Where were you 30 years ago? I was in the middle of my university studies, still too late to start my ELT career, and thus, to be part of a fearless and free-spirited COBUILD dictionary team. Led by the late John Sinclair, this large youth team was involved in enlivening their vision: creating a dictionary for learners based on a large digital language database – or a corpus.
This fund will be used to analyze word frequencies, to identify new uses, for combinations, combinations, meanings and specific contexts for words and phrases. Definitions will be written in complete sentences in the type of everyday English that the teacher can use to explain a word to a learner, with the added benefit that users will see how the word will work in the sentence.
Looking back at the pages of that first edition, you may be impressed by the density of the page design. It seems that now we need to divide our text into white spaces, boxes and different fonts and colors: our modern mind needs a little break between lines and entries.
Was my fearless and free-spirited self really that much better at reading all the little words together on one page? Well, the answer is probably yes, because I remember my first encounter with COBUILD dictionaries was pleasant; I don’t remember that ‘what? How do you expect me to get through all this? ‘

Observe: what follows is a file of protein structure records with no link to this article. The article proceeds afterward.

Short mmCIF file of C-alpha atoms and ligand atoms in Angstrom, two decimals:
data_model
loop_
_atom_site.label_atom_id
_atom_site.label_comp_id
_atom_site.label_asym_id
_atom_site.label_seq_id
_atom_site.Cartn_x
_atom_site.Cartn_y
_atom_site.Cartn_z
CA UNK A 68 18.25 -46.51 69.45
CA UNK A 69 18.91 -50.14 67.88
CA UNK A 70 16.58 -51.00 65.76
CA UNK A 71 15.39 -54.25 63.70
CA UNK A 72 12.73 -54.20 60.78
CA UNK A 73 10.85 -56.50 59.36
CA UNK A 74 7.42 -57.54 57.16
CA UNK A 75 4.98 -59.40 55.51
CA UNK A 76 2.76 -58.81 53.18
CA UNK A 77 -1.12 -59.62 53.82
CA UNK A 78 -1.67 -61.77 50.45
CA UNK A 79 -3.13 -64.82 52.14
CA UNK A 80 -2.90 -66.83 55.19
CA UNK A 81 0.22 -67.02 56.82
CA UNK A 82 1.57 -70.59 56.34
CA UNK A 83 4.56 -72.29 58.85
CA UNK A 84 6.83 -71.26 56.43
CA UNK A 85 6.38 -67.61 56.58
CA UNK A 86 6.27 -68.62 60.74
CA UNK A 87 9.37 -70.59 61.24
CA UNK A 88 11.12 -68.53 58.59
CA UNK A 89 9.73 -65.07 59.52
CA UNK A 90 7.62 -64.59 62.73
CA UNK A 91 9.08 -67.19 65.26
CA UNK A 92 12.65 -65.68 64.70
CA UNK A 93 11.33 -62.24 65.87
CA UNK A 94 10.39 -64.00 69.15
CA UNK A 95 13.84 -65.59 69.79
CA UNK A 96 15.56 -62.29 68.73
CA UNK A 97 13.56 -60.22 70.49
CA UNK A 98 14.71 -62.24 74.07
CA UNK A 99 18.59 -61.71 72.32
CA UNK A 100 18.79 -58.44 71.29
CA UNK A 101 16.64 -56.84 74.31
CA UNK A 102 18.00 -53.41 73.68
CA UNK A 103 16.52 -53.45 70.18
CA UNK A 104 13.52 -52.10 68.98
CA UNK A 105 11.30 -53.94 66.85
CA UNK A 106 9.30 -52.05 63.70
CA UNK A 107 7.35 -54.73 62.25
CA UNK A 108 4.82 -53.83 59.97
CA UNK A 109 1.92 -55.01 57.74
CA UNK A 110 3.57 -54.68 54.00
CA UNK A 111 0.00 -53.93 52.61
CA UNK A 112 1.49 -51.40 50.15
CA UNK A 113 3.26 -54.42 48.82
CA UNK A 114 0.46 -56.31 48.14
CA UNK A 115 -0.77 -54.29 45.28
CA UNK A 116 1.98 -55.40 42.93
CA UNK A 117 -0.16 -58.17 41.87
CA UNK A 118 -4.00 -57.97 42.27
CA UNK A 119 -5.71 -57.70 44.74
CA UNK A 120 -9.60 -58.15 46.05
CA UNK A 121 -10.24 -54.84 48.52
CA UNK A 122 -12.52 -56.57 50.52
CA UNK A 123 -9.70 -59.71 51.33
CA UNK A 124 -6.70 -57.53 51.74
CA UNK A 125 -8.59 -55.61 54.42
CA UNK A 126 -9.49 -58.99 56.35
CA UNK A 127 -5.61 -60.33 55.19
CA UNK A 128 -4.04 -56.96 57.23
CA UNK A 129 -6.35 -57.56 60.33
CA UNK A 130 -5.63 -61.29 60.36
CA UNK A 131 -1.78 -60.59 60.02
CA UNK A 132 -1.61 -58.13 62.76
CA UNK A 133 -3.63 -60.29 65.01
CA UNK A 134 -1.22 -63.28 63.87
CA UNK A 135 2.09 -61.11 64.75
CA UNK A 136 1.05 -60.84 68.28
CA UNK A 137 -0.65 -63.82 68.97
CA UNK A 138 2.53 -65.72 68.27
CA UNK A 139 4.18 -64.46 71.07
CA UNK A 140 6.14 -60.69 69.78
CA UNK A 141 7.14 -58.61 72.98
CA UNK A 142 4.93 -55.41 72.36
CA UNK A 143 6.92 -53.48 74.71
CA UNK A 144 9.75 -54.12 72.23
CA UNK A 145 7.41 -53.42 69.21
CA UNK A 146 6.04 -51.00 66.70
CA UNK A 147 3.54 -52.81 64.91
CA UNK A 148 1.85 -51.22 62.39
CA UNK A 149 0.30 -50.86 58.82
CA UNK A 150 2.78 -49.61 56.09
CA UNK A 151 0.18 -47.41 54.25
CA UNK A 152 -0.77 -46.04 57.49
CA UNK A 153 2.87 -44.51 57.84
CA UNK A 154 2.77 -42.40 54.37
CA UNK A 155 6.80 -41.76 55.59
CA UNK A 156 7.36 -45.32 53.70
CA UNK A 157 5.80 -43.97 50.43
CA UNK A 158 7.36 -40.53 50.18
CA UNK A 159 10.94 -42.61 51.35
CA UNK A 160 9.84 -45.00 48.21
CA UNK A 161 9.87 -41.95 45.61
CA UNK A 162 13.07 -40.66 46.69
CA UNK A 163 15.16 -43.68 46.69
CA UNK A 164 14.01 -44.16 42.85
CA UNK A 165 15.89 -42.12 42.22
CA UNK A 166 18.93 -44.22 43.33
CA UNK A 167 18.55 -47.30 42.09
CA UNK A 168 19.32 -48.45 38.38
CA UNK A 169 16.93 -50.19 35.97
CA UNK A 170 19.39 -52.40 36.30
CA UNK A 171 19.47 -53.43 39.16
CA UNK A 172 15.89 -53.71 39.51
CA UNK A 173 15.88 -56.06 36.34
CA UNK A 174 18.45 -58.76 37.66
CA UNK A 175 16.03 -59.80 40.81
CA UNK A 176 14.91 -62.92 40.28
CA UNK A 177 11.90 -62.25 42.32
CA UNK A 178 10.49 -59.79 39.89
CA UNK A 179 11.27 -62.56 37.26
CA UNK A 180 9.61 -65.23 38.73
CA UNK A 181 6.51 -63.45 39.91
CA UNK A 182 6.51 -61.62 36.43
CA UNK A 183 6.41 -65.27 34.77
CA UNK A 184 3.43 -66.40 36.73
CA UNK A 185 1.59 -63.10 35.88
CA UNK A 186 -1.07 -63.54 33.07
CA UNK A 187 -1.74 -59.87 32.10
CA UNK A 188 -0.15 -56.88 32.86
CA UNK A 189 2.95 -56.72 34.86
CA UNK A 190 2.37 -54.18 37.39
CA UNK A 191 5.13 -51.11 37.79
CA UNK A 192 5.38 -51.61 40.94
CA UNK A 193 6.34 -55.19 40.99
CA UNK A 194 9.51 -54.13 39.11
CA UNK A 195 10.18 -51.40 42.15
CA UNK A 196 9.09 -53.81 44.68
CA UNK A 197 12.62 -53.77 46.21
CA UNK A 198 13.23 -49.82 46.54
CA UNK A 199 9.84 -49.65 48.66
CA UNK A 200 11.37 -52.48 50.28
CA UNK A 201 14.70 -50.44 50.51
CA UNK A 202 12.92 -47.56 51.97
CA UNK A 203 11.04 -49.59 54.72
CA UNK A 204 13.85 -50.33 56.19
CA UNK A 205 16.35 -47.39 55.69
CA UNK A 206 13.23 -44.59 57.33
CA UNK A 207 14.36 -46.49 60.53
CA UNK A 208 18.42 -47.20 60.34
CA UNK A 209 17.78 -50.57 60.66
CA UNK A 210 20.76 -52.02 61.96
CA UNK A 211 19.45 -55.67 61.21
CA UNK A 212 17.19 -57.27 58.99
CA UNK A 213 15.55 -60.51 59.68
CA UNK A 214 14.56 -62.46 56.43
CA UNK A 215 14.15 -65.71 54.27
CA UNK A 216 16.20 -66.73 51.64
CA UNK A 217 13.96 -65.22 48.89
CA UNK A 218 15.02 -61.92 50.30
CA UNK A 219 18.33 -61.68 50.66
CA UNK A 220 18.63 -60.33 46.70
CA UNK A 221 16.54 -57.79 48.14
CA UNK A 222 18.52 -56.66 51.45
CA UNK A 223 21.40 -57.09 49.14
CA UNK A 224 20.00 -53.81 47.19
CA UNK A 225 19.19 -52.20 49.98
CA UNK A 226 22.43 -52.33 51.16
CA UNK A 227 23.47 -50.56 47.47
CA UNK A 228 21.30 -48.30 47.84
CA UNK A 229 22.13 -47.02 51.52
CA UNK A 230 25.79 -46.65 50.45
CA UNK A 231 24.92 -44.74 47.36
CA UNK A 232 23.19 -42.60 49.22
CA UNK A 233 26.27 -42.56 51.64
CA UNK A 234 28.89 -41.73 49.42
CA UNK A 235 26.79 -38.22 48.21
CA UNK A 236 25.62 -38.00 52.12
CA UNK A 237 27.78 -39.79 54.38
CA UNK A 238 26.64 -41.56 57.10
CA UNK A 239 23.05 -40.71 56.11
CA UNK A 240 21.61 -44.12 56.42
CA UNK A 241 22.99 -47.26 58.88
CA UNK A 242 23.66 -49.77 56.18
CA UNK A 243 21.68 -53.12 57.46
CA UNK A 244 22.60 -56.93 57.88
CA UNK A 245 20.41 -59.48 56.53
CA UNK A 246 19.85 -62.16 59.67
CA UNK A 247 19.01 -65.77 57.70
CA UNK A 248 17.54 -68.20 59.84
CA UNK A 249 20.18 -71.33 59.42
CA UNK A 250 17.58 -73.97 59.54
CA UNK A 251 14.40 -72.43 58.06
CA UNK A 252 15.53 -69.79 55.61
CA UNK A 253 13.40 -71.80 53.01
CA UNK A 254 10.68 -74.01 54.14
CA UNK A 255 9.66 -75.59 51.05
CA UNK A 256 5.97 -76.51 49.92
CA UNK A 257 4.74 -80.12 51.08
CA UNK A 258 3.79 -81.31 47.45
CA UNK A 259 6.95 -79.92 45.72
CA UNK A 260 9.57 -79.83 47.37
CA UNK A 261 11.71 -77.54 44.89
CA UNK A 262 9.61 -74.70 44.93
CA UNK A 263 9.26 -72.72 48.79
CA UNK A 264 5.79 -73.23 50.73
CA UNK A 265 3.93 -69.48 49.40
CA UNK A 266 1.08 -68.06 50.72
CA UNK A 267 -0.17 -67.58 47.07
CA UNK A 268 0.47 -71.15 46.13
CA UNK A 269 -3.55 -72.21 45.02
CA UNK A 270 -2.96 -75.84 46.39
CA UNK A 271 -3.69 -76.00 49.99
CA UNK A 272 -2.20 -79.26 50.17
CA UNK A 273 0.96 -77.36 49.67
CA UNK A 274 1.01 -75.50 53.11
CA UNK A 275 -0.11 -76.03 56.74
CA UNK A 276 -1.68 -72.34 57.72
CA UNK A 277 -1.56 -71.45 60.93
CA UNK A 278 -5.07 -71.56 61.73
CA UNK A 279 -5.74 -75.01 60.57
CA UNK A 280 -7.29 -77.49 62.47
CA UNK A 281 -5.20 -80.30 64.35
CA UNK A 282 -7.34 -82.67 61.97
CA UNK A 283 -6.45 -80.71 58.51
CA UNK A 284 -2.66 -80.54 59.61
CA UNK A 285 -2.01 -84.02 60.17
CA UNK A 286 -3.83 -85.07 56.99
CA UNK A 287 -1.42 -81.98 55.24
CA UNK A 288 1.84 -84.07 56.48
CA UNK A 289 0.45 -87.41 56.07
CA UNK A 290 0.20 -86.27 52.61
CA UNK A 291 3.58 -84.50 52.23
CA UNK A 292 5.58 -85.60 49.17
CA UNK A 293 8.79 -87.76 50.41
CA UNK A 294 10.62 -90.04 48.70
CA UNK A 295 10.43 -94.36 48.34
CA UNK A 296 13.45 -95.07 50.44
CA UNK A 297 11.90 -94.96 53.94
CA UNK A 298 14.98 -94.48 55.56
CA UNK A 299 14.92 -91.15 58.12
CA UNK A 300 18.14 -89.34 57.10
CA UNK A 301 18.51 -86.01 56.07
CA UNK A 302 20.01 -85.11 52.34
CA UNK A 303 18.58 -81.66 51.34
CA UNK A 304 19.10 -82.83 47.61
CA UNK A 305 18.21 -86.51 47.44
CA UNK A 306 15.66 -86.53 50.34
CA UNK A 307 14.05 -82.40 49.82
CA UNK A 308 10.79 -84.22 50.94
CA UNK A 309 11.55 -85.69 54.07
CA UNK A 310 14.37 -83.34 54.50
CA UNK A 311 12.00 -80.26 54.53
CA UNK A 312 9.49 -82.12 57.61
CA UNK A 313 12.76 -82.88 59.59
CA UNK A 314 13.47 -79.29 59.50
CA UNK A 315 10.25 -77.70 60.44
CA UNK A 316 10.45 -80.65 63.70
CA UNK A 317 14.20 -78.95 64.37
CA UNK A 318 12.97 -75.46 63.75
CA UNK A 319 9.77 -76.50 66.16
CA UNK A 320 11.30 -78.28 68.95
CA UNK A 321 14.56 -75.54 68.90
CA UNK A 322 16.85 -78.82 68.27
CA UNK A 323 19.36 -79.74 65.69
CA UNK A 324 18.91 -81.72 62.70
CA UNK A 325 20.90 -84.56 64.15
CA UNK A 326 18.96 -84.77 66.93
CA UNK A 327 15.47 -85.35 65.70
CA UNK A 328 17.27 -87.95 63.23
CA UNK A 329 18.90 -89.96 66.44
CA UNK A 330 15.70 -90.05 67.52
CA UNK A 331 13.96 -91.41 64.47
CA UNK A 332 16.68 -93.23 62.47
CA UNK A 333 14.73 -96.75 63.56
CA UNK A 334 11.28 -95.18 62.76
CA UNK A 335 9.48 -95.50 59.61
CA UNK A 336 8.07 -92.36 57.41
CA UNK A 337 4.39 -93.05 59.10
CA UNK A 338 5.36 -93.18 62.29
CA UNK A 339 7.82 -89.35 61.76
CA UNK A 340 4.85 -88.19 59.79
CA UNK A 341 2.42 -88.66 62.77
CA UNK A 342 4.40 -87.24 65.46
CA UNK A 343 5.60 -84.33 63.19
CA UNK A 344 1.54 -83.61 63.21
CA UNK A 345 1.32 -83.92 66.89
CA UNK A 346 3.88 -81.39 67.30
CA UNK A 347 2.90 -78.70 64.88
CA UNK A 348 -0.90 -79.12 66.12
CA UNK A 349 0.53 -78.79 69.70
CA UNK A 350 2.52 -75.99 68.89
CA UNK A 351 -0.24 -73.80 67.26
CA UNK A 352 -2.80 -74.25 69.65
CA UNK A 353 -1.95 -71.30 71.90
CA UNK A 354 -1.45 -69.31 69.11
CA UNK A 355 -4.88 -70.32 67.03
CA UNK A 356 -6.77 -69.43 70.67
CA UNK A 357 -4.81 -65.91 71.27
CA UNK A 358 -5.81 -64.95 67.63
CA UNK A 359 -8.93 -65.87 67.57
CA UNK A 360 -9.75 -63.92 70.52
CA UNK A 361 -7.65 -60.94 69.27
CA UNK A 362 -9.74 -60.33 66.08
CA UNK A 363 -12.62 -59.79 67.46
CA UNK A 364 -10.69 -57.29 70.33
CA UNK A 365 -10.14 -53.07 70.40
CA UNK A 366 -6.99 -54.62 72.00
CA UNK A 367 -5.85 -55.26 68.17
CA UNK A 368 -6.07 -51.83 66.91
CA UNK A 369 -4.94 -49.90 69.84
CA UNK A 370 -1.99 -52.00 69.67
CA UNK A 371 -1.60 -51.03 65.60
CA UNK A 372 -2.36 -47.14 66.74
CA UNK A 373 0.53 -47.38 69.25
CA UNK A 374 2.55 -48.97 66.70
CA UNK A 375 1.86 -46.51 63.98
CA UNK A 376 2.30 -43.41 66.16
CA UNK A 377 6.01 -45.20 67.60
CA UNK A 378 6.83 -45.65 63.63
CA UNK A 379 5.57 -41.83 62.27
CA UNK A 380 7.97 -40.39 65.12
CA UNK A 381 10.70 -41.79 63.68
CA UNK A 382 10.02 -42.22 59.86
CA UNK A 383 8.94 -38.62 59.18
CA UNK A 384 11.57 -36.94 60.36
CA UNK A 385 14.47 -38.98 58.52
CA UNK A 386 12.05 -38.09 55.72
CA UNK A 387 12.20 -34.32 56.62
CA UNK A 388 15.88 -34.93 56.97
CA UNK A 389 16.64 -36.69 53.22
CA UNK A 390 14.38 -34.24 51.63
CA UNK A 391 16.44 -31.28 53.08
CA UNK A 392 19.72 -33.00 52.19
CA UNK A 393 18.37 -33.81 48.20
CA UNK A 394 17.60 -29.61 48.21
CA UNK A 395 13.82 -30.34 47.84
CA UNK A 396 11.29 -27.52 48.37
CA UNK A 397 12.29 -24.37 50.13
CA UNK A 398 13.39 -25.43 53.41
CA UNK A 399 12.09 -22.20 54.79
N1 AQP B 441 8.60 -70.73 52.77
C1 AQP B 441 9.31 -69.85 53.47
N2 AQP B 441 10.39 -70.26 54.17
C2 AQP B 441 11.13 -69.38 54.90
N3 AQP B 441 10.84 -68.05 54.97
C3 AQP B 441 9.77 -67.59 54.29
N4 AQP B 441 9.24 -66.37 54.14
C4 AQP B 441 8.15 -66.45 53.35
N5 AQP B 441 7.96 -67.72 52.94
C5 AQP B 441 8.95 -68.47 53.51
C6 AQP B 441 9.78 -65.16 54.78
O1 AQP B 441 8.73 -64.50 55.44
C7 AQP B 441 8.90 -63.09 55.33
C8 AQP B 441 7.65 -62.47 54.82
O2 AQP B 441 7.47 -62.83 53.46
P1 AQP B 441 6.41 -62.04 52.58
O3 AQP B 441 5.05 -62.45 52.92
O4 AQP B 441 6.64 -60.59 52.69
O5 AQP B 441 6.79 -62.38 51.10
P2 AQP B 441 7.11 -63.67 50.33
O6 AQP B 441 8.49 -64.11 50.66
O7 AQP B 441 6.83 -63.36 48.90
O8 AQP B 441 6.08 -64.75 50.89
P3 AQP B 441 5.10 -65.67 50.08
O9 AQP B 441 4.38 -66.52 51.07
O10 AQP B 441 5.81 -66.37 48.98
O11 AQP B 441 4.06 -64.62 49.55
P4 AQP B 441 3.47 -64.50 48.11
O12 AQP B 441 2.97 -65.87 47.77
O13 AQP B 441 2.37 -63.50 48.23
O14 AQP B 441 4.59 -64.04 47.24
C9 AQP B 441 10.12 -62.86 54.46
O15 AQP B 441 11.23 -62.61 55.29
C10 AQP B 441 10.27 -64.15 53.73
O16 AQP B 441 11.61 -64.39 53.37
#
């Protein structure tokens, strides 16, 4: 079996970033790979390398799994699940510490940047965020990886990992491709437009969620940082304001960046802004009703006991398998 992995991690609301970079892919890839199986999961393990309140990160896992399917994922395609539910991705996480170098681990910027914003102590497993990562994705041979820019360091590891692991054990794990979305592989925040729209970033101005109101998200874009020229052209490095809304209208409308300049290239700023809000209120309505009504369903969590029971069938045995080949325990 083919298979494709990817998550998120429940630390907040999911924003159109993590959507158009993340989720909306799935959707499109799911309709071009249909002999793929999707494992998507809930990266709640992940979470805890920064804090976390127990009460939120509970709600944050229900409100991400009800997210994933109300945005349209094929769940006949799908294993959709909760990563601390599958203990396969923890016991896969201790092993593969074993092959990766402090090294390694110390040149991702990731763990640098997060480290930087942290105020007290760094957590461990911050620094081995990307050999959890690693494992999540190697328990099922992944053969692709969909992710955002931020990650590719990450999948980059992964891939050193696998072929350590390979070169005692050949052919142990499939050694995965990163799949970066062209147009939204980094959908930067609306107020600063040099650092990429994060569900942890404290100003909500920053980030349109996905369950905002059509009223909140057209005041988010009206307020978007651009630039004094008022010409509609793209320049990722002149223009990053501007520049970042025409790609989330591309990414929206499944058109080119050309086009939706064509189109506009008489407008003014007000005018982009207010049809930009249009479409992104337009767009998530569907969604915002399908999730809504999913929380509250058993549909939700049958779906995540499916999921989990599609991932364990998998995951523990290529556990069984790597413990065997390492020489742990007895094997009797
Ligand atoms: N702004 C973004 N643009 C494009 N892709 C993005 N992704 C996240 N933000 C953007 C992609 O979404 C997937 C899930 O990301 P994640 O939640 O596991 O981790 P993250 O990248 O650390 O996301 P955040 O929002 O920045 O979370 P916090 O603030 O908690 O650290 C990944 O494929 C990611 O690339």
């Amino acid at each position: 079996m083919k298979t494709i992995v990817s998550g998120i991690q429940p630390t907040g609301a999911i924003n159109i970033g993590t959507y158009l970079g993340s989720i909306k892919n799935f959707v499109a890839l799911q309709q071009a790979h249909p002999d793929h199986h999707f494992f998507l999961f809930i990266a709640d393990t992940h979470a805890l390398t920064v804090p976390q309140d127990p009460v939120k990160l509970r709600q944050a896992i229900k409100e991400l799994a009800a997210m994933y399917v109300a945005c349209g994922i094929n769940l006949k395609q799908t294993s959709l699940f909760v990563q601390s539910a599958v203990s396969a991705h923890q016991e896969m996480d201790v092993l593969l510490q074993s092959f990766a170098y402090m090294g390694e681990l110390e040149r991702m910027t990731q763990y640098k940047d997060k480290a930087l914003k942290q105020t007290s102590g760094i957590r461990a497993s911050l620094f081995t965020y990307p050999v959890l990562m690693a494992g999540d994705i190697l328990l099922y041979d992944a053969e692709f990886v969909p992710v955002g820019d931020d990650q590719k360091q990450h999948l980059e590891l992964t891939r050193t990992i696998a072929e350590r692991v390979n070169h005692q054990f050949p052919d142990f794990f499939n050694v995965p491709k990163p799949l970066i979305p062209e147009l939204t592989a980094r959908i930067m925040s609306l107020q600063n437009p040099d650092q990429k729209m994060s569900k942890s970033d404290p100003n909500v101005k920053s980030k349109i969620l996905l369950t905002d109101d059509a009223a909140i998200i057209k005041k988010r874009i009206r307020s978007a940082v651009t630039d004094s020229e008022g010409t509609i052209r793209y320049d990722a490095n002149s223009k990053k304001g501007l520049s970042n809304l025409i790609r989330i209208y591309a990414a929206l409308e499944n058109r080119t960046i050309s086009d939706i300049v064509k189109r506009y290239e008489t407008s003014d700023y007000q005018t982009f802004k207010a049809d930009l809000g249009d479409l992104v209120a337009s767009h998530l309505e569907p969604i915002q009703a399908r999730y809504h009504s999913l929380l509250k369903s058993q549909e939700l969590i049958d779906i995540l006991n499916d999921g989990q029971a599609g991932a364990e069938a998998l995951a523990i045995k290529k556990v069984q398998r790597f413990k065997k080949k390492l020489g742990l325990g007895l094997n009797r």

The second feature that comes to us from the pages of the first edition is the ‘extra column’. This dictionary was a narrow column to the right of each main column of the text. It provides information about parts of speech and specific syntax patterns, such as ‘V + O’ (= verb plus object), so that students do not have to search through intensive dictionary text for this type of information .
Parts of the speech were very specific; For example, adjectives can be ADJ CLASSIF: ATTRIB (a classified adjective that is in a positive condition) or ADJ QUALIT (a qualitative adjective), and verbs V ERG (ergative verb), v-link (linking verb) or V + May be. O (transitive verb). The user can see examples of usage in the main dictionary text next to this information.
Indictment is a computable noun. If a prefix is followed after this, that prefix is against it or against it (e.g. allegations of fraud). This may be followed by a reporting clause, as the allegation against us was that we were biased.
COBUILD’s ‘Extra Pillar’ was a showcase for the incredible amount of hard work that lexicographers and grammarians put into analyzing newly created funds. It told us all the previously unspecified facts about how the English language works.
Unfortunately, however, the extra column did not survive. Market research told us that most learners did not even read or understand most of the information in the extra column and in 2008 it was quietly put in the grass.
The information given in the additional column was redesigned with the modern learner in mind. The reunification of most of the content in the main text meant that the main columns could be widened and more words and meanings could be included in the same pages.
So, what does our mature 30-year-old dictionary look like now? Well, it has become an incredibly user-friendly go-to treasure for the English language, thanks to its sophisticated font design, useful info boxes, colorful pictures and rich white space.
It has an extremely popular online sibling, which is available, and it has inspired learners and lexicographers alike to use Corpora to learn more fascinating facts about our language. Happy 30th Birthday, COBUILD!